Hymns to Pusan from the Rig-Veda - Book I

Brahma receiving the Vedas

Translation by Ralph T.H. Griffith

HYMN XLII. Pusan.

I SHORTEN our ways, O Pusan, move aside obstruction in the path:
Go close before us, cloud-born God.
2 Drive, Pusan, from our road the wolf, the wicked inauspicious wolf,
Who lies in Wait to injure us.
3 Who lurks about the path we take, the robber with a guileful heart:
Far from the road chase him away.
4 Tread with thy foot and trample out the firebrand of the wicked one,
The double-tongued, whoe'er he be.
5 Wise Pusan, Wonder-Worker, we claim of thee now the aid wherewith
Thou furtheredst our sires of old.
6 So, Lord of all prosperity, best wielder of the golden sword,
Make riches easy to be won.
7 Past all pursuers lead us, make pleasant our path and fair to tread:
O Pusan, find thou power for this.
8 Lead us to meadows rich in grass: send on our way no early heat:
O Pusan, find thou power for this.
9 Be gracious to us, fill us full, give, feed us, and invigorate:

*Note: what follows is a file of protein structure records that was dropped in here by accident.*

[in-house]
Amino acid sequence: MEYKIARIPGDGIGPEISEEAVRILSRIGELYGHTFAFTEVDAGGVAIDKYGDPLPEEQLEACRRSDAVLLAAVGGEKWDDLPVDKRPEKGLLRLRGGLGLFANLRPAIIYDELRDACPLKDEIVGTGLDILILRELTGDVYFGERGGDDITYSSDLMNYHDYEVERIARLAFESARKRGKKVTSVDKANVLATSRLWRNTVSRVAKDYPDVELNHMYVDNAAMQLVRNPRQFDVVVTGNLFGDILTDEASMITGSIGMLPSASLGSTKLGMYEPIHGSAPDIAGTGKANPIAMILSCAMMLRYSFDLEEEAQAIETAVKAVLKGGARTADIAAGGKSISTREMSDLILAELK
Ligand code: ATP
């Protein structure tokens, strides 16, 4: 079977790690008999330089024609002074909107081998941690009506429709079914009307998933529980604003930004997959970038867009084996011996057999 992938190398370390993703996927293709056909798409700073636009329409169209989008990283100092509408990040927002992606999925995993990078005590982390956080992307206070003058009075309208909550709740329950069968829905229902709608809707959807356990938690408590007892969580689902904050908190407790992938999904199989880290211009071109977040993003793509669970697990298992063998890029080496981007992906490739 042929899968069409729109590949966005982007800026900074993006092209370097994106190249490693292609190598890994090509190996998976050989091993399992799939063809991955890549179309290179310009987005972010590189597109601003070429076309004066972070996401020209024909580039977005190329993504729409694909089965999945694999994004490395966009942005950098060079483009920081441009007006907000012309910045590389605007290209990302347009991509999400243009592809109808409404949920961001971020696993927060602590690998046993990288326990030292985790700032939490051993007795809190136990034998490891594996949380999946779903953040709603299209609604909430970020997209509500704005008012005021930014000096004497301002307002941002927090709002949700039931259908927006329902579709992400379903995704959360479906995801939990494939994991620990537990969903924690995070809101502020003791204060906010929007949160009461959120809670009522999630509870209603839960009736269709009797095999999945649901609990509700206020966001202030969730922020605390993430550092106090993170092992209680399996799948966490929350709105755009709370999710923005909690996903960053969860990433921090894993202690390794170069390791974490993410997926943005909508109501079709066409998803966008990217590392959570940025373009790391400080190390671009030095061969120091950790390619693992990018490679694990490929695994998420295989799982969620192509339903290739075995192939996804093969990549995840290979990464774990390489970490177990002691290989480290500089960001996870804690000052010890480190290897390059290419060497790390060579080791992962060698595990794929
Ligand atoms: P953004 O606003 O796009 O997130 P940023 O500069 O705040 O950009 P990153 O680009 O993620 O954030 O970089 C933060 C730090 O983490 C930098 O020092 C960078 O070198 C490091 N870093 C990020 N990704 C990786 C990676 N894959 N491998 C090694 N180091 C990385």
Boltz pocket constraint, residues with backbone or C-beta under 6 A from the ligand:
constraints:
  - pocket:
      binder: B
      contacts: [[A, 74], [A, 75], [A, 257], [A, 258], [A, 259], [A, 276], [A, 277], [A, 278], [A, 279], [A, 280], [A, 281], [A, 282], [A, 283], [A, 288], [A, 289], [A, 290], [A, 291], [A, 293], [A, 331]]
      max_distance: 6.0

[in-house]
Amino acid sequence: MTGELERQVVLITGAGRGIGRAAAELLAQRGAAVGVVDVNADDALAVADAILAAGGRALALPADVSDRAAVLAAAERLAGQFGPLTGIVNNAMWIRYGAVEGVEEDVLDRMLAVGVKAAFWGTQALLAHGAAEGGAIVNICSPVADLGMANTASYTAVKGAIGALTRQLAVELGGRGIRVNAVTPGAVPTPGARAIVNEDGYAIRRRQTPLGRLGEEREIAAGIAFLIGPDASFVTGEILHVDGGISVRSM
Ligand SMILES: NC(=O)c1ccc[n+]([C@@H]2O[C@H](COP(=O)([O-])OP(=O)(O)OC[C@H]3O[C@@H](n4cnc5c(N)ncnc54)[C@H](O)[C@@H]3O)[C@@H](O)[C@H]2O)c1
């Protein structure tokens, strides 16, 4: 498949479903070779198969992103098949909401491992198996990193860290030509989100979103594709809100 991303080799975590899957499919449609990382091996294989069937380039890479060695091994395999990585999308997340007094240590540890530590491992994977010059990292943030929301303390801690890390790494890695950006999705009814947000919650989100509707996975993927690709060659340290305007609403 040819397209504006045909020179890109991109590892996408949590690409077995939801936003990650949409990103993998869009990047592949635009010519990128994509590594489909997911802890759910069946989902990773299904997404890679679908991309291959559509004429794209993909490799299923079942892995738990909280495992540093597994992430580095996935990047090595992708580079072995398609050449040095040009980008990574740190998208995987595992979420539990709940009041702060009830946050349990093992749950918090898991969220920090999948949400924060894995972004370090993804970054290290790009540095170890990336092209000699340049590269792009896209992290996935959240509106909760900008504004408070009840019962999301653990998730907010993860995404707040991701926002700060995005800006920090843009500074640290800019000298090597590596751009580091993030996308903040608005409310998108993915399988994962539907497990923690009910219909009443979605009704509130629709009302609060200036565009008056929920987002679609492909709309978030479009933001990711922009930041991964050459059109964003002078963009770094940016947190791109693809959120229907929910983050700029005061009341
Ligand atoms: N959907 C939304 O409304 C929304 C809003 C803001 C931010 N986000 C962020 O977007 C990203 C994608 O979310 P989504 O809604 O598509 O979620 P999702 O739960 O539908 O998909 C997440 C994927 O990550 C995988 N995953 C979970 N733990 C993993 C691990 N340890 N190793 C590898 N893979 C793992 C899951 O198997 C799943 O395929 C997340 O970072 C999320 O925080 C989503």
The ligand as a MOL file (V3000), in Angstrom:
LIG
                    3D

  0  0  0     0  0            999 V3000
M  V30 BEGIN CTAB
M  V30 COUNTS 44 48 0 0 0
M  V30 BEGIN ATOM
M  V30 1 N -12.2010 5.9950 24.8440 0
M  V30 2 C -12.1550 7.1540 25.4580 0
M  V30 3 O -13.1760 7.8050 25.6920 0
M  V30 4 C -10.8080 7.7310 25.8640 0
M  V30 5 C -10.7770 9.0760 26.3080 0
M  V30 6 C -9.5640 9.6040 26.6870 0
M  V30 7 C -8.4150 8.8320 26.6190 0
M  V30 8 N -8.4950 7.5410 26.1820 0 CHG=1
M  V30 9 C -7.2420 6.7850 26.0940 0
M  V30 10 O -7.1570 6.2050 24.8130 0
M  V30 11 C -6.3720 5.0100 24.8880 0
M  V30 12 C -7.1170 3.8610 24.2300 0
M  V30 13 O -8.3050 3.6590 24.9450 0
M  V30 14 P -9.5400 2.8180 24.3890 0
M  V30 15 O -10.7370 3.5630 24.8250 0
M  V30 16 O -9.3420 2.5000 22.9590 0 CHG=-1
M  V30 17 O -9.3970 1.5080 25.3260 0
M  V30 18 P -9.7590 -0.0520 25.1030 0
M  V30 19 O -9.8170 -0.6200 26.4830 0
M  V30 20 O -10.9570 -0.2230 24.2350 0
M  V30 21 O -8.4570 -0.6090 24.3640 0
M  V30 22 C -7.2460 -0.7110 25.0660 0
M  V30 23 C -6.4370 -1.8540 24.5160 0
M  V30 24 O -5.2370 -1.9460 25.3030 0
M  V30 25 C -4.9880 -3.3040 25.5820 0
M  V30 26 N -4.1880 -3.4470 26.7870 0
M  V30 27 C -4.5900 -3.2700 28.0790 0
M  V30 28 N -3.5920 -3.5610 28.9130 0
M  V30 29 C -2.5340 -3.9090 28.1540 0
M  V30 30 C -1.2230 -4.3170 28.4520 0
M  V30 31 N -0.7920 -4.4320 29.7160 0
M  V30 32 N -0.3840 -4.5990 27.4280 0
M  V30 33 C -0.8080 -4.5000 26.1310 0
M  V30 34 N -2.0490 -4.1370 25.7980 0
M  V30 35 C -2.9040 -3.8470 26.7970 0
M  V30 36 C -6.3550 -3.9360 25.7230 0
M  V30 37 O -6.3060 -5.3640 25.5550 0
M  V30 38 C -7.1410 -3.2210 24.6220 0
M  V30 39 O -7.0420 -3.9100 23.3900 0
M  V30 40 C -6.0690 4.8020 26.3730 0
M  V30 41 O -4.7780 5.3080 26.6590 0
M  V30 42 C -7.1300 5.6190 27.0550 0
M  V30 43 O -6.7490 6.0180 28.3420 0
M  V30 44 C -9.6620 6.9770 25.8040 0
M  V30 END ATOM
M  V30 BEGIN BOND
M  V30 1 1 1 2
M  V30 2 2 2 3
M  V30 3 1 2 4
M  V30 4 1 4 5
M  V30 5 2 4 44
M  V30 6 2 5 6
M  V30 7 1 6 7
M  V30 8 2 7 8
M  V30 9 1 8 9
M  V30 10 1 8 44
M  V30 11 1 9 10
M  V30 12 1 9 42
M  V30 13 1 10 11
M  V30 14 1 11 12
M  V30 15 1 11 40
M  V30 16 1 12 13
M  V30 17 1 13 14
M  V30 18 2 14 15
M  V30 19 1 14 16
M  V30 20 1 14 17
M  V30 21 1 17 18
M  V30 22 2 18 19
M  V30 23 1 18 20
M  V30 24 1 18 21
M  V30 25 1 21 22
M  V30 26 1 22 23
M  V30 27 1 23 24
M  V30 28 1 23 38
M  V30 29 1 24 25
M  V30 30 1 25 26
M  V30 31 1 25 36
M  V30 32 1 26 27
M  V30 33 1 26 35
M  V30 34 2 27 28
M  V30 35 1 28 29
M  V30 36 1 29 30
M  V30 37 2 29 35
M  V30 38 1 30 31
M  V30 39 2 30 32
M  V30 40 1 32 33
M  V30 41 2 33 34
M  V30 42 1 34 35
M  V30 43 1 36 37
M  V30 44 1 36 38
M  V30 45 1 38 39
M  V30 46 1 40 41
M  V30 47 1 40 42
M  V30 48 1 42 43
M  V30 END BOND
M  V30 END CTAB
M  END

O Pusan, find thou power for this.
10 No blame have we for Pusan; him we magnify with songs of praise:
We seek the Mighty One for wealth.


HYMN CXXXVIII. Pusan.

1. STRONG Pusan's majesty is lauded evermore, the glory of his lordly might is never faint, his song of praise is never faint.
Seeking felicity I laud him nigh to help, the source, of bliss,
Who, Vigorous one, hath drawn to him the hearts of all, drawn them, the Vigorous One, the God.
2 Thee, then, O Pusan, like a swift one on his way, I urge with lauds that thou mayst make the foemen flee, drive, camel-like, our foes afar.
As I, a man, call thee, a God, giver of bliss, to be my Friend,
So make our loudly-chanted praises glorious, in battles make them glorious.
3 Thou, Pusan, in whose friendship they who sing forth praise enjoy advantage, even in wisdom, through thy grace, in wisdom even they are advanced.
So, after this most recent course, we come to thee with prayers for wealth.
Not stirred to anger, O Wide-Ruler, come to us, come thou to us in every fight.
4 Not stirred to anger, come, Free-giver, nigh to us, to take this gift of ours, thou who hast goats for steeds, Goat-borne! their gift who long for fame.
So, Wonder-Worker! may we turn thee hither with effectual lauds.
I slight thee not, O Pusan, thou Resplendent One: thy friendship may not be despised.

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Source: An English translation of the Vedas by Ralph T.H. Griffith, 1896.